Later, in the alley in Katmandu, where the thugs stole his watch was significant in the respect that Mordo got the watch back, however it was broken. Symbolizing a new paradigm of chaos for someone who avoided giving up control at all costs.

My last opinion is pertaining to the ending of the film. After all the time manipulation to overthrow the evil one and prevent the Earth from being taking into the dark dimension... Dr. Strange is shown strapping on that same broken watch, even though he has that amazing spinning drawer of working designer watches. He seemingly embraces the fact that most everything is out of his control. Time is relative for each and every one of us. However, time no longer is tied to his success or failures. No longer dictates his path, or controls his actions. As the Ancient one said, "death is what gives life meaning." She no longer held onto the same meaning since she was breaking forbidden rules to empower herself with magic to grant life looong beyond her natural years. Breaking the natural law to protect herself (used to protect those around her as well)... Strange was breaking the natural law to save others in much the same way. (the librarian... the earth) Is this respect, he came into his own, and now understands that everything is not about him.. but aimed at a higher purpose.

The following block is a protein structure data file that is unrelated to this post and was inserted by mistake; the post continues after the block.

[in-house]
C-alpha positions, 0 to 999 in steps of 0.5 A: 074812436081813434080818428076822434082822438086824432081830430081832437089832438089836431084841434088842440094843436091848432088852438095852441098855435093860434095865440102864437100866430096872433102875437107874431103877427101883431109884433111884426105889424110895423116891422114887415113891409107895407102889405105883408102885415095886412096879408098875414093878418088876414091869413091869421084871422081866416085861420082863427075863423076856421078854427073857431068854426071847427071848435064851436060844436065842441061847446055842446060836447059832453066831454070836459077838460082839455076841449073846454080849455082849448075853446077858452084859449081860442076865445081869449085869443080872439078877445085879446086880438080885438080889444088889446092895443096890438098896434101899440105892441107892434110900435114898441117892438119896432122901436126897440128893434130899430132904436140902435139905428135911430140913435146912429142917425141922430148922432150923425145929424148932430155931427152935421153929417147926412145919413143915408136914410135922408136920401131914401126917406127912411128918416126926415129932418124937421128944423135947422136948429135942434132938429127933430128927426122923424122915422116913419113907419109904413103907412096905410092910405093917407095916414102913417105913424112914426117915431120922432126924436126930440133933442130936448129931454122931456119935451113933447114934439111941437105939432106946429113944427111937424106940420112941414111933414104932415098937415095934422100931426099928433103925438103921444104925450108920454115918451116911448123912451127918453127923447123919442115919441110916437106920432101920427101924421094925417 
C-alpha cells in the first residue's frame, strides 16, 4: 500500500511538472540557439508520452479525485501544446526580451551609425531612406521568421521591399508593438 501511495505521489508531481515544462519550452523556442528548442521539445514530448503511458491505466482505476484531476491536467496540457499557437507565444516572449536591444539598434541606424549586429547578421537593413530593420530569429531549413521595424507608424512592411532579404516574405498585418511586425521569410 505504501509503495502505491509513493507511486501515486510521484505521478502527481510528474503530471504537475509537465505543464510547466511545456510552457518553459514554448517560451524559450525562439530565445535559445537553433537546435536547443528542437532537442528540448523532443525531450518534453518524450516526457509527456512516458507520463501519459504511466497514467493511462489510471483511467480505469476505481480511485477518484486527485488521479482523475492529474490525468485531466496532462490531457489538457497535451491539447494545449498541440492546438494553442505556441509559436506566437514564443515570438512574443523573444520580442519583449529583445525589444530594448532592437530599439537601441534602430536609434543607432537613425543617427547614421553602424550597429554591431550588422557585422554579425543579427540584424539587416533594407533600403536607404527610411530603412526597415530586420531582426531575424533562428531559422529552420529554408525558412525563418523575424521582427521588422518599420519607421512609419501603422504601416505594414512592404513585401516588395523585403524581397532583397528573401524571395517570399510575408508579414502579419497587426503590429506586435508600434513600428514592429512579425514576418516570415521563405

• As per your last paragraph, Stange most likely has sold all of his watches at the point where he's willing to take out a "small loan" of $200k to fund the research into getting him his hands functional again. IOW: The drawer is empty. He keeps the broken watch because Christine had given it to him. He values her more than time itself. – Pᴀᴜʟsᴛᴇʀ2 Sep 23 '18 at 15:30
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I think we're missing the more subtle undertones as well. The issue with the watch is multiple. The movie is about time. The focus on the watch in the beginning cues to that. The insult to the other doctor is the fact that he failed on the patient originally, and called the "time of death" prematurely. The other side, meaning that now that Dr. Strange was working on the patient, he was going to have more time.

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I thought it was at first that he was using a magnet to take the bullet out of the gentleman's brain. Then when Christine says the line about humiliating West so you know it is about West calling the time of the death of this poor gentleman.

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The other doctor was wearing a cheap watch. Strange was obviously a watch collector and his JAEGER LECOULTRE that was broken during his accident was OBVIUOSLY a beloved time piece. The other doctor's watch simply wasn't up to Strange's standards thus he was making fun of him via his watch.

  • Thank you for assisting the community. Ideas for framing an answer may include describing your sources along with a synopsis of what they said, and/or adding links to the resources and visuals you’ve found. I hope you enjoy participating. – John Nov 23 '16 at 20:02